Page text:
These rocks are you.
This wall is your wall.
These are your rocks.
Like eyes from a page.
Like eyes from a screen.
Like eyes on the ground.
Write your sentences.
Do your time.
Over and over.
Until you’ve learned your lesson.
“The heads or rocks represent Us, You, Me. How so many of our lives have been distilled to one box or another. How individualism is an illusion. How we’re parts of a bigger whole. How we’ve actually become digital heads-in-a-box—The Profile Picture. An avatar on screen. Floating EYES looking at everything. It’s about information and option paralysis.
It’s about cartooning. How few marks need to be made to communicate. It’s about reducing something that could be misunderstood as amateur or simply illustrative and placing it on a pedestal labeled ‘Art’. It’s about how very similar we all are. We all like to look. We all lurk. We all watch each other. We ghost each other. It’s about Participants VS Looky-Loos. It’s about mob/crowd mentality. It’s about attention span and introversion. It’s about having something for an anxious mind with fidgety hands to do when waiting for the next thing to happen.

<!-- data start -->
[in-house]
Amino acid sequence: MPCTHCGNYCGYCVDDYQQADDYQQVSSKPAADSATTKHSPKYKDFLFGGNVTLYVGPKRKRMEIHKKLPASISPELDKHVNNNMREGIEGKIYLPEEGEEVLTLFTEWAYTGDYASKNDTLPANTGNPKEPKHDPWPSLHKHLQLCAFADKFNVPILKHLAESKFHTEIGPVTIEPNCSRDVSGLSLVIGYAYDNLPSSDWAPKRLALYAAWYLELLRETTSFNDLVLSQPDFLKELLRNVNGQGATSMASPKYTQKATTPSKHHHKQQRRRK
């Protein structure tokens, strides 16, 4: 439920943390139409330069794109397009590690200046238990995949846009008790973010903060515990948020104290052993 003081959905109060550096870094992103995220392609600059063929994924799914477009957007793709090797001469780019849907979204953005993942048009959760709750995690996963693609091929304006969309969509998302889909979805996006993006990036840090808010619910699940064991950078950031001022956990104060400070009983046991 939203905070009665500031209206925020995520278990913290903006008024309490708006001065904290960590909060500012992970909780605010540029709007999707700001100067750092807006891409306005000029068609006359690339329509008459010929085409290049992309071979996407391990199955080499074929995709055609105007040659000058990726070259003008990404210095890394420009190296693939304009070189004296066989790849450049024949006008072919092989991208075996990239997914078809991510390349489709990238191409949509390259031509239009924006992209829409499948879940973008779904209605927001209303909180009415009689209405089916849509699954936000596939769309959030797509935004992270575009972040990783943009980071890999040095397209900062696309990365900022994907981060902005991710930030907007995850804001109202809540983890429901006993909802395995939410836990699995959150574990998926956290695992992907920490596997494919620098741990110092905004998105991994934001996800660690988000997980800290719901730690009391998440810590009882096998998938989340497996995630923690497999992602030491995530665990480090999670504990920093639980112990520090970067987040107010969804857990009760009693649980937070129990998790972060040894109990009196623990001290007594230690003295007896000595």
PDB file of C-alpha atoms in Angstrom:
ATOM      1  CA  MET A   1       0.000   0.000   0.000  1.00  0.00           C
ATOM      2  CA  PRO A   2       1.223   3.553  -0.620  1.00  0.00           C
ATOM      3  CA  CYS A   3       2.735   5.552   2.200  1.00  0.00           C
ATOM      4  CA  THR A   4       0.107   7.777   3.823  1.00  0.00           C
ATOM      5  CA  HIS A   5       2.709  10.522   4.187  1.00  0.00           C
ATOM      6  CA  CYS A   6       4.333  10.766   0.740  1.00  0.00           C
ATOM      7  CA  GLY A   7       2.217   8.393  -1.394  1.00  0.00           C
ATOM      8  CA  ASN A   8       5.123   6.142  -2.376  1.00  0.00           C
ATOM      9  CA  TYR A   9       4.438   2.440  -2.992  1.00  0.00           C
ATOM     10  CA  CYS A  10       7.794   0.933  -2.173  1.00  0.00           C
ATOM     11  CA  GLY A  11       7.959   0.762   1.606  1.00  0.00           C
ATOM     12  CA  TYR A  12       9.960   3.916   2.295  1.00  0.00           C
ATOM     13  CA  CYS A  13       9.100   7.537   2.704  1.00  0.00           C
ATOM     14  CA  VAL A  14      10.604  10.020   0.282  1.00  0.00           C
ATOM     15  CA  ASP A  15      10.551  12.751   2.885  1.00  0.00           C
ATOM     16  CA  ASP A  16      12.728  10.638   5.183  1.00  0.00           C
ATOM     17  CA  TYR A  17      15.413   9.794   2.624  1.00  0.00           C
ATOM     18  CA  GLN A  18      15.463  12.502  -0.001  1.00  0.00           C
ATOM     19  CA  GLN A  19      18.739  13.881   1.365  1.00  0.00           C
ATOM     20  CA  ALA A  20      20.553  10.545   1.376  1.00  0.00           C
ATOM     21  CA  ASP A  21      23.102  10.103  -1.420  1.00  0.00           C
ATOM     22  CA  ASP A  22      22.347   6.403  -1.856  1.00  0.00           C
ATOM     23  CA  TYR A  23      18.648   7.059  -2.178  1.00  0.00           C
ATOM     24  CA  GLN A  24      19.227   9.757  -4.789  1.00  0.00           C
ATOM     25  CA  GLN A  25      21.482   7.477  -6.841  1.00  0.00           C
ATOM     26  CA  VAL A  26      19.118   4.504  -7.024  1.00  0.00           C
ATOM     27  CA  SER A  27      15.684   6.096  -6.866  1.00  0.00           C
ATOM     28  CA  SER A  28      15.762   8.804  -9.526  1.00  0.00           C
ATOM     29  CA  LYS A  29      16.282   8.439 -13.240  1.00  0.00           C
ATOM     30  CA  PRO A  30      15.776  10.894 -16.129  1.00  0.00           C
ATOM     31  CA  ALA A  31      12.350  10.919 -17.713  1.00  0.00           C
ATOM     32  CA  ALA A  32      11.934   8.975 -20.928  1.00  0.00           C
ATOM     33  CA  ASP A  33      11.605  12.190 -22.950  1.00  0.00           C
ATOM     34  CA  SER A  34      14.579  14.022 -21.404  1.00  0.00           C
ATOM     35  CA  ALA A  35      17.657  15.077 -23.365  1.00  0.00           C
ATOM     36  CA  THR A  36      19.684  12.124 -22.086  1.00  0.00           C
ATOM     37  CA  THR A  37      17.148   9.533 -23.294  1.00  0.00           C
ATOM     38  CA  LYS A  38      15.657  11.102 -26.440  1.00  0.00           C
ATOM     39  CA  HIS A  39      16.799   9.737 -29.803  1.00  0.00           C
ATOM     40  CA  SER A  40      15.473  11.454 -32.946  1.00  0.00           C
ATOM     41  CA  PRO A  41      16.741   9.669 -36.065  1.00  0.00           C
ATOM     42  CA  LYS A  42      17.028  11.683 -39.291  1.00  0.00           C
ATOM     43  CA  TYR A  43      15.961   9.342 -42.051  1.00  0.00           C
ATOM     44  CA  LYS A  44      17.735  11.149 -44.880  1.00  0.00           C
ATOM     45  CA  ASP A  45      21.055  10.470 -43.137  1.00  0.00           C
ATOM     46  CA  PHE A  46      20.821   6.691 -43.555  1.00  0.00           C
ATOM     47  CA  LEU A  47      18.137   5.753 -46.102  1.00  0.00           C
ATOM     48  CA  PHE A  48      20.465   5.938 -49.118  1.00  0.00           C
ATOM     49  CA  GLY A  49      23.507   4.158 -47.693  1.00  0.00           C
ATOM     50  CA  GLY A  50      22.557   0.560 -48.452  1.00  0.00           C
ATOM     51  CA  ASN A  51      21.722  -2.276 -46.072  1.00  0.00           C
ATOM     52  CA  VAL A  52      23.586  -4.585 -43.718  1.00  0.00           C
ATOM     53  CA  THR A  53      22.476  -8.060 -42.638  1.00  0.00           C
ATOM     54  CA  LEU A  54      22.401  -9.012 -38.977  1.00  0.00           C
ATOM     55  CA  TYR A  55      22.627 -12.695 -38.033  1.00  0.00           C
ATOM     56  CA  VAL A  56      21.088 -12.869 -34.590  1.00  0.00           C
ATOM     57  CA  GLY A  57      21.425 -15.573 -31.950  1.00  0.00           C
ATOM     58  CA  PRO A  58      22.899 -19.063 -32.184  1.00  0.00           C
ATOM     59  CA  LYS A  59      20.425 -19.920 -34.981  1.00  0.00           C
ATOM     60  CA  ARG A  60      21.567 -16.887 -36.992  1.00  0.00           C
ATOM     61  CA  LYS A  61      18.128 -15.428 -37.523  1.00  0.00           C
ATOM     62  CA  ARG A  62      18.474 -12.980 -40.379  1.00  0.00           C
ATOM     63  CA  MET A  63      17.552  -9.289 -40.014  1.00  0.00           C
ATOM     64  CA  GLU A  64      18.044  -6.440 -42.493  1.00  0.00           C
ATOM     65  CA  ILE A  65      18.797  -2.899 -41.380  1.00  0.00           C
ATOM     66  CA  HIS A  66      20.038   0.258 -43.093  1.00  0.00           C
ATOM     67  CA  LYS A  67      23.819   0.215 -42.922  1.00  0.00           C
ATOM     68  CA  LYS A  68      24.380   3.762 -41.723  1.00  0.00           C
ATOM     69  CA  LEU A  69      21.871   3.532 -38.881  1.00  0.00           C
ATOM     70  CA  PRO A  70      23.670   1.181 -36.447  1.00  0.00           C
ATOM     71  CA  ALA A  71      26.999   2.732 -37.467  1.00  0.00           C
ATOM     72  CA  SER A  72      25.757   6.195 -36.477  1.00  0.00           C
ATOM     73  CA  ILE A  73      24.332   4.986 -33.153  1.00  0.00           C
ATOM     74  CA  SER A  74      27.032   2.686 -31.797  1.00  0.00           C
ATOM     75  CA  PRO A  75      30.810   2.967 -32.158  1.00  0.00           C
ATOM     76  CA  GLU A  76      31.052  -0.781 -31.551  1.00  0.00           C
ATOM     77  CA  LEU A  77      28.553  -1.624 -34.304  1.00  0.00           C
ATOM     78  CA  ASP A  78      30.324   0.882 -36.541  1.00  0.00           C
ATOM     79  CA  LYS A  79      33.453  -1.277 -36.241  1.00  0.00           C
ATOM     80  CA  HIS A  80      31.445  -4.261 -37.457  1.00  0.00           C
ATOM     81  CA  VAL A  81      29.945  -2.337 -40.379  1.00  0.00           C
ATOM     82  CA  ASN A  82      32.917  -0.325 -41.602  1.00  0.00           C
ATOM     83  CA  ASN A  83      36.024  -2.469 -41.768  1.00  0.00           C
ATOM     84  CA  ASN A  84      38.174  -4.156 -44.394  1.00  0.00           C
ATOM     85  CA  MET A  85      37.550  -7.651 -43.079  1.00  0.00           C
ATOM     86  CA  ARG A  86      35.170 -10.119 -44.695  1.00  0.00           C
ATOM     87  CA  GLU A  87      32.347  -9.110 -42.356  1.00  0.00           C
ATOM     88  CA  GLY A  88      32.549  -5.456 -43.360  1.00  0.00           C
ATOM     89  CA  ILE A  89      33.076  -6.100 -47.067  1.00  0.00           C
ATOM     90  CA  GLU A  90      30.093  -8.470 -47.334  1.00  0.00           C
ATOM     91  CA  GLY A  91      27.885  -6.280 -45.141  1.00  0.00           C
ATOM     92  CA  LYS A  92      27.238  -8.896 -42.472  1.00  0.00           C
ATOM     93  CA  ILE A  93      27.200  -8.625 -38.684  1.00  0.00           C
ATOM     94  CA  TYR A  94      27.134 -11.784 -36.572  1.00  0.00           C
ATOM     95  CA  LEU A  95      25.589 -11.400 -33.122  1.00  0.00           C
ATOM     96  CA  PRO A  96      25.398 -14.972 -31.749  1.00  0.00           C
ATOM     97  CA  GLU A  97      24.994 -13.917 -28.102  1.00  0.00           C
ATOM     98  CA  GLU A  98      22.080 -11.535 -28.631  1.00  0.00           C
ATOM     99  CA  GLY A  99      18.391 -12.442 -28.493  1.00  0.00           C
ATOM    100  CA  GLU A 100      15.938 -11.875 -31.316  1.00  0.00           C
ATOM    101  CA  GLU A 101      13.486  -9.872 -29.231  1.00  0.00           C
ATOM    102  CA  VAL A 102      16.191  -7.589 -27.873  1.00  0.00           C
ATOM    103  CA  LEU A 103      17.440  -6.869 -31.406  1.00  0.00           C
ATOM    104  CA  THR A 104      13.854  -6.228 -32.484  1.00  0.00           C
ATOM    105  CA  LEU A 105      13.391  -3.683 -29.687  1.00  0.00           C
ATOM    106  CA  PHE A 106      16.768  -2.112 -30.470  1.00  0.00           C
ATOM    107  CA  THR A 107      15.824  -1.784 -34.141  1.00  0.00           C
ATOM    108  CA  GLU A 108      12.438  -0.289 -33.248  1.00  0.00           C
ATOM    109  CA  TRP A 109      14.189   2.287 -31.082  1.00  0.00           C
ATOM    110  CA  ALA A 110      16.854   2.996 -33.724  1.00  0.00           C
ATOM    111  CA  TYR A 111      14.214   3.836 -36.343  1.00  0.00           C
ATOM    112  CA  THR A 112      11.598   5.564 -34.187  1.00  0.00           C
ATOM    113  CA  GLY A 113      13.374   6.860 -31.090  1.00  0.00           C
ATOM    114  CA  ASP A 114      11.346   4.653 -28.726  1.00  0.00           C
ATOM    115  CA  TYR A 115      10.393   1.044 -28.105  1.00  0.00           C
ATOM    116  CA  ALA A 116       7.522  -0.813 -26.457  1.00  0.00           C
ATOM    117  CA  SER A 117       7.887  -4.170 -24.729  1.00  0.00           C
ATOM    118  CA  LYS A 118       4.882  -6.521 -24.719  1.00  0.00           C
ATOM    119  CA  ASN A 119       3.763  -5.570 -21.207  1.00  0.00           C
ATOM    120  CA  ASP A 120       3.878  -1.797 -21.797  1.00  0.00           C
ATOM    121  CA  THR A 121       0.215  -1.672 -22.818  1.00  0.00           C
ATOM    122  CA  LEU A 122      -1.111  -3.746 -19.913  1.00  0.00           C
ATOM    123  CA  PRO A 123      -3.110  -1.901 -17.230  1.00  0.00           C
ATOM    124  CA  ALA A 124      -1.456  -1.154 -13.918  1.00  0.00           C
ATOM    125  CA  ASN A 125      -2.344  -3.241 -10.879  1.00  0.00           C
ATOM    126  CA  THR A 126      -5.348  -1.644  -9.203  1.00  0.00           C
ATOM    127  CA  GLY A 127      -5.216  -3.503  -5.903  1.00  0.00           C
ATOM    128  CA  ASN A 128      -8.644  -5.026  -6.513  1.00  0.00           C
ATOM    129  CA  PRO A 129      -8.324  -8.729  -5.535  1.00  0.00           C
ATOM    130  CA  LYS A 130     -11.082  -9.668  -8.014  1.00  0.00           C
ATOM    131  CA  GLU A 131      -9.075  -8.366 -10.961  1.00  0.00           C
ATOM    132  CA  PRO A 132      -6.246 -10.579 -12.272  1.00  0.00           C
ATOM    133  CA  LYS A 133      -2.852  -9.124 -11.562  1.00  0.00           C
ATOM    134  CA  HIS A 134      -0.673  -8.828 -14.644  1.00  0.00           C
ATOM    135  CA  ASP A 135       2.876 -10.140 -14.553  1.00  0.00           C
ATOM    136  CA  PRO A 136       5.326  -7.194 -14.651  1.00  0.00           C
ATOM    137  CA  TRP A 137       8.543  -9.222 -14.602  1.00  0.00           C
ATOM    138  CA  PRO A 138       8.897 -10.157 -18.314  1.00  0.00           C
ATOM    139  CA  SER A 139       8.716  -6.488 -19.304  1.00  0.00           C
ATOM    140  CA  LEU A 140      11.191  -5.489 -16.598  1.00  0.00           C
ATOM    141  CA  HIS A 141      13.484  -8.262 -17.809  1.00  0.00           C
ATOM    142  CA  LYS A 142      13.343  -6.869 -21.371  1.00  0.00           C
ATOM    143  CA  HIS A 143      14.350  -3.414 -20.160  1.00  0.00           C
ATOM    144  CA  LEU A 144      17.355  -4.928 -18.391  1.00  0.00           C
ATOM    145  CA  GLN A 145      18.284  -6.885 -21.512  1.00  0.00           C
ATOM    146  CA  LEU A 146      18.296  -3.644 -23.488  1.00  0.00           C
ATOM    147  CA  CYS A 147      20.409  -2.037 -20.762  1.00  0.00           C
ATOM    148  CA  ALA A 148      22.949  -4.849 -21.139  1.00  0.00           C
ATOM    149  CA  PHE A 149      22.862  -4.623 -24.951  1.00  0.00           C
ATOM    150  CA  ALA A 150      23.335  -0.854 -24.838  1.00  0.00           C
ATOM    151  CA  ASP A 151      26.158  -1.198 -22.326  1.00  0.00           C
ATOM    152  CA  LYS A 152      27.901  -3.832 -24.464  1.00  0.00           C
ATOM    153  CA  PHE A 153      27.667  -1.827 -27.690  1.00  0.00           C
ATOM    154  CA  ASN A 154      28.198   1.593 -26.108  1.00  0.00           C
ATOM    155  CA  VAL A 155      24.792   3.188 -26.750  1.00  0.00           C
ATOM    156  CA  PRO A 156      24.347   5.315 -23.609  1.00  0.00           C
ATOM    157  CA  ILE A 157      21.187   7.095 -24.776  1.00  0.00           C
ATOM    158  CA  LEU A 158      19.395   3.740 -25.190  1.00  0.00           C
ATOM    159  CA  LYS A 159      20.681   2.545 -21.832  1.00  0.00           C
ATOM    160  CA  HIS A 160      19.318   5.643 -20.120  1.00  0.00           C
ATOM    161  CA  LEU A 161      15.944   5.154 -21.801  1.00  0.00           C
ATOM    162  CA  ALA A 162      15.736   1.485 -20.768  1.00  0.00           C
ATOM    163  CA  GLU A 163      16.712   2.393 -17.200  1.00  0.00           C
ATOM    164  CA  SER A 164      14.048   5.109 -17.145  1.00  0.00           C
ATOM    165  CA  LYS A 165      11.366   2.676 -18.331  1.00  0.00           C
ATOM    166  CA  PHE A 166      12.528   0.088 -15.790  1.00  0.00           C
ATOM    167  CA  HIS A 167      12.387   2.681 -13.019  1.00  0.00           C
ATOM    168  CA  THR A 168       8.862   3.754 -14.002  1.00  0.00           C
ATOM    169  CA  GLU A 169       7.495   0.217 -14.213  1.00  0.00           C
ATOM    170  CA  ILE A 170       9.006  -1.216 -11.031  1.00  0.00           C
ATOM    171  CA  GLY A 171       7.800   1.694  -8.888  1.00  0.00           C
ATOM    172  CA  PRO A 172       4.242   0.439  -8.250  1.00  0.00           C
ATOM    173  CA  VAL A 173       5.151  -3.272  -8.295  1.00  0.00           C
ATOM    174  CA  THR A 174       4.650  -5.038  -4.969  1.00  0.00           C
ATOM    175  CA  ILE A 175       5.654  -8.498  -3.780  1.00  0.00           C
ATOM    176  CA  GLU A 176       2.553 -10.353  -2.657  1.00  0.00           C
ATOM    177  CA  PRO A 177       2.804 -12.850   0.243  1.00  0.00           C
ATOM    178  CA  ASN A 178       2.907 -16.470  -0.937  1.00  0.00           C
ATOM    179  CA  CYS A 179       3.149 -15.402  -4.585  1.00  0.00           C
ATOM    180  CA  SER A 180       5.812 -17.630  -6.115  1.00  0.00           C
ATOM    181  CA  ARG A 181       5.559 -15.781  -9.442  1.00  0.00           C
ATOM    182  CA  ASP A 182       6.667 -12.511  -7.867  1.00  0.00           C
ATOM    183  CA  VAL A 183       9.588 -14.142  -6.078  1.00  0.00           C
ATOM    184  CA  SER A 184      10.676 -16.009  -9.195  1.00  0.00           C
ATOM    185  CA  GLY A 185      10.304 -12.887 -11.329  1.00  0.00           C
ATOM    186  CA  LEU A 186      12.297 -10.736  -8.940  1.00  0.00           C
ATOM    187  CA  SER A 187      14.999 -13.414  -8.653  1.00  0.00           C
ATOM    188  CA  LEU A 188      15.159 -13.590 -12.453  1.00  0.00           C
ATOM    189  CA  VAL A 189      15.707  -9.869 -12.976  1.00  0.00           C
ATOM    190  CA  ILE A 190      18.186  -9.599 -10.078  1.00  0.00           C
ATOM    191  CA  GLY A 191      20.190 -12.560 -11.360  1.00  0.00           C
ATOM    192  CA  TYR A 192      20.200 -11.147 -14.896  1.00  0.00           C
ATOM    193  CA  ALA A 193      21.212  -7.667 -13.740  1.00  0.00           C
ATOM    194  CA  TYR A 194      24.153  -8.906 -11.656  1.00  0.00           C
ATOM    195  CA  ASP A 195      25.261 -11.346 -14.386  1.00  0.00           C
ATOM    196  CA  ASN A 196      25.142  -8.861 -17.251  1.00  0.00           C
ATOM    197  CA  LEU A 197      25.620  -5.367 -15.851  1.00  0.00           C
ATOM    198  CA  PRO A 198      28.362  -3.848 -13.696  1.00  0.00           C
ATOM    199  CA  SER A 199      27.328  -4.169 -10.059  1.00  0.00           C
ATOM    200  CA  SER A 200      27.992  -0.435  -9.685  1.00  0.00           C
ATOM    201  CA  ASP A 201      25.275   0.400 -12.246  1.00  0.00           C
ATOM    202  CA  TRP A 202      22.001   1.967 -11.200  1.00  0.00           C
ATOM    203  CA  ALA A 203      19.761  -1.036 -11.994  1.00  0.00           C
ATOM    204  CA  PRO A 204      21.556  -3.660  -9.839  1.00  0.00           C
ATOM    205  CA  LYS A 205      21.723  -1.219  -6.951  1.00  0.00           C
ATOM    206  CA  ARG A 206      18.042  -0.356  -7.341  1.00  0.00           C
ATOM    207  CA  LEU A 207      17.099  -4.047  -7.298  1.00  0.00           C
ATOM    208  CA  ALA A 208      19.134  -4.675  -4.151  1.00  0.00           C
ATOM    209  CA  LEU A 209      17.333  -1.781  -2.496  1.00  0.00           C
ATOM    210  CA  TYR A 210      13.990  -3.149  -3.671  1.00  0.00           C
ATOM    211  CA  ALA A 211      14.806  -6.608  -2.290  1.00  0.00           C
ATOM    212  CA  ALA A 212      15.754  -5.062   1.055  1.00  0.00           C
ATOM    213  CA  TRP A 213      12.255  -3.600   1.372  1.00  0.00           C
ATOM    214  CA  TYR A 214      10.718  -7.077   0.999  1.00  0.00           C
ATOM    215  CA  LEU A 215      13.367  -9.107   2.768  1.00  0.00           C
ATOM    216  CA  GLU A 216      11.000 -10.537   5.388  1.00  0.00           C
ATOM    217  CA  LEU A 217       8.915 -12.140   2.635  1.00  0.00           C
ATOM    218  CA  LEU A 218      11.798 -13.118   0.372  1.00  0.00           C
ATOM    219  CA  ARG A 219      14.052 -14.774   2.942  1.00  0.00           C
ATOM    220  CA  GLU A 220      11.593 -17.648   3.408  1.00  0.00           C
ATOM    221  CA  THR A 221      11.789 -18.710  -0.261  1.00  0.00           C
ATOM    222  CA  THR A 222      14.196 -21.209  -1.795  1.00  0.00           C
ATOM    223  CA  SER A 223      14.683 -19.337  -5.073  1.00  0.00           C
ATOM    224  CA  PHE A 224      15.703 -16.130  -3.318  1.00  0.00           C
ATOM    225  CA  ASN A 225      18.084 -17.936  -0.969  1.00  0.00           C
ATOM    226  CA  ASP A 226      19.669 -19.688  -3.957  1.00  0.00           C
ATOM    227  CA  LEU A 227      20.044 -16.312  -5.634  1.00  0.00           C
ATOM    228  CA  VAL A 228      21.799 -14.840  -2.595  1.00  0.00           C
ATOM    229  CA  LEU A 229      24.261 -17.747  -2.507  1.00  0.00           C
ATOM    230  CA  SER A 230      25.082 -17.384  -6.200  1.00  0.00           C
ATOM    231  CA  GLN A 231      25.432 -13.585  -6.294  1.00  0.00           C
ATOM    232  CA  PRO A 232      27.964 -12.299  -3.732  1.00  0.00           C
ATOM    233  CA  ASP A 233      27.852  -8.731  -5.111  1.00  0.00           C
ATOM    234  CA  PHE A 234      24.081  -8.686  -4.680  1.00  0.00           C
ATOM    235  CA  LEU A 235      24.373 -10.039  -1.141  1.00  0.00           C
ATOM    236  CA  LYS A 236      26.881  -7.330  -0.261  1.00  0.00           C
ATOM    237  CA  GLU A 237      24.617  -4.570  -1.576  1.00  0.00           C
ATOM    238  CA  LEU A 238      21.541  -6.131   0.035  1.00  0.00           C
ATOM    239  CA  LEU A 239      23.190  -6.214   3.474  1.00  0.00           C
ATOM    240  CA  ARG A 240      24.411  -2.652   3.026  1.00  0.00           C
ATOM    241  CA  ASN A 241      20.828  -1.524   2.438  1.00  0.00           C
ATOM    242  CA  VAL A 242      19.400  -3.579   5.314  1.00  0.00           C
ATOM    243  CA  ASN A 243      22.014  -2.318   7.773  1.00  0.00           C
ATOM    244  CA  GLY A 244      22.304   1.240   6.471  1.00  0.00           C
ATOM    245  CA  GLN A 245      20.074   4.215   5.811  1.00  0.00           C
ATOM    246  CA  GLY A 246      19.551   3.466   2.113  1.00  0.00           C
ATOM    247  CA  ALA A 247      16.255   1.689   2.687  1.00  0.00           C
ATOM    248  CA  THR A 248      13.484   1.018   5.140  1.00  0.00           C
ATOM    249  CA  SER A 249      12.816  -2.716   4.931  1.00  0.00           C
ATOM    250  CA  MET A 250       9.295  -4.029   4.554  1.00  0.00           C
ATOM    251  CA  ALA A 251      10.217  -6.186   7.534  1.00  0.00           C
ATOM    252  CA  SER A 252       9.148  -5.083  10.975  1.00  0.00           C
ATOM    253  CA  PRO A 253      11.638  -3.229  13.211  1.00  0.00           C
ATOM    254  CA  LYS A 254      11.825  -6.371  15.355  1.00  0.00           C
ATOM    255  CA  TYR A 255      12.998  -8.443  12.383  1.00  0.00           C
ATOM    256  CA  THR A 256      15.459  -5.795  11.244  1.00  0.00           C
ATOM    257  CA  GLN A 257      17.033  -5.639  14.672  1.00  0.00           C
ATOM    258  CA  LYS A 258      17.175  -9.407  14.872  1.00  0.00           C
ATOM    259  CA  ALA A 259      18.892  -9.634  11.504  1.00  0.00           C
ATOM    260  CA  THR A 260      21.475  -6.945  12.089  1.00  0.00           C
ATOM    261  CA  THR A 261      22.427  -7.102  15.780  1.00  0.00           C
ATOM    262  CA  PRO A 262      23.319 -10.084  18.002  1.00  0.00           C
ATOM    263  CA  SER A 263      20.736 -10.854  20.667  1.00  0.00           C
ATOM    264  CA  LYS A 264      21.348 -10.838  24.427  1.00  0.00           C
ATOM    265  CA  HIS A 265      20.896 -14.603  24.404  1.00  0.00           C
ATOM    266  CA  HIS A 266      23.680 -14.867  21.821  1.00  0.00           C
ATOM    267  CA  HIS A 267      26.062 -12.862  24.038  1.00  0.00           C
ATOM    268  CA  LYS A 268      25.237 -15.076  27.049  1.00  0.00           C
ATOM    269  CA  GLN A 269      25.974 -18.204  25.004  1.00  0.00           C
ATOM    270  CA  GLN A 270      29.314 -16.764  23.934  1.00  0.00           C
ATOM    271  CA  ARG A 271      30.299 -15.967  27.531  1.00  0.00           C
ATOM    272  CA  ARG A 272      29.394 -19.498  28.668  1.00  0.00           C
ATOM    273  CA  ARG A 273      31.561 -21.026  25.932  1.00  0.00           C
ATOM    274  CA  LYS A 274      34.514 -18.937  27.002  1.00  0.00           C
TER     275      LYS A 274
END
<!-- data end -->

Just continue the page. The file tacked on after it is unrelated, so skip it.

It’s about killing time. It’s about creating a system and watching it grow. It’s about creating a thing to exchange for other things. It’s about money and people and time and depression and all the people that are in and out of your life. It’s an attempt to replicate nature. It’s about textiles. It’s about how life is difficult, repetitive, and banal and to make the most of what is immediately in front of us is the best we can hope for. “ – Russell Etchen
Born 1979 in Shreveport, LA, Russell Etchen is an artist living and working in Los Angeles. A dilettante, recovering fundamentalist, and an emotionally damaged humanist, Etchen has spent twenty years unlearning, seeking, and striving for something that could be mistaken for integrity. Additionally, he’s a founding member of Houston’s underground music promotion collective Hands Up Houston, the former director of Domy Books, a founding member of Sketch Klubb, the art director of the short-lived magazine Left Of The Dial, and co-curator of The Secret History of Punk Rock: Visual Vitriol at Lawndale Art Center in 2000.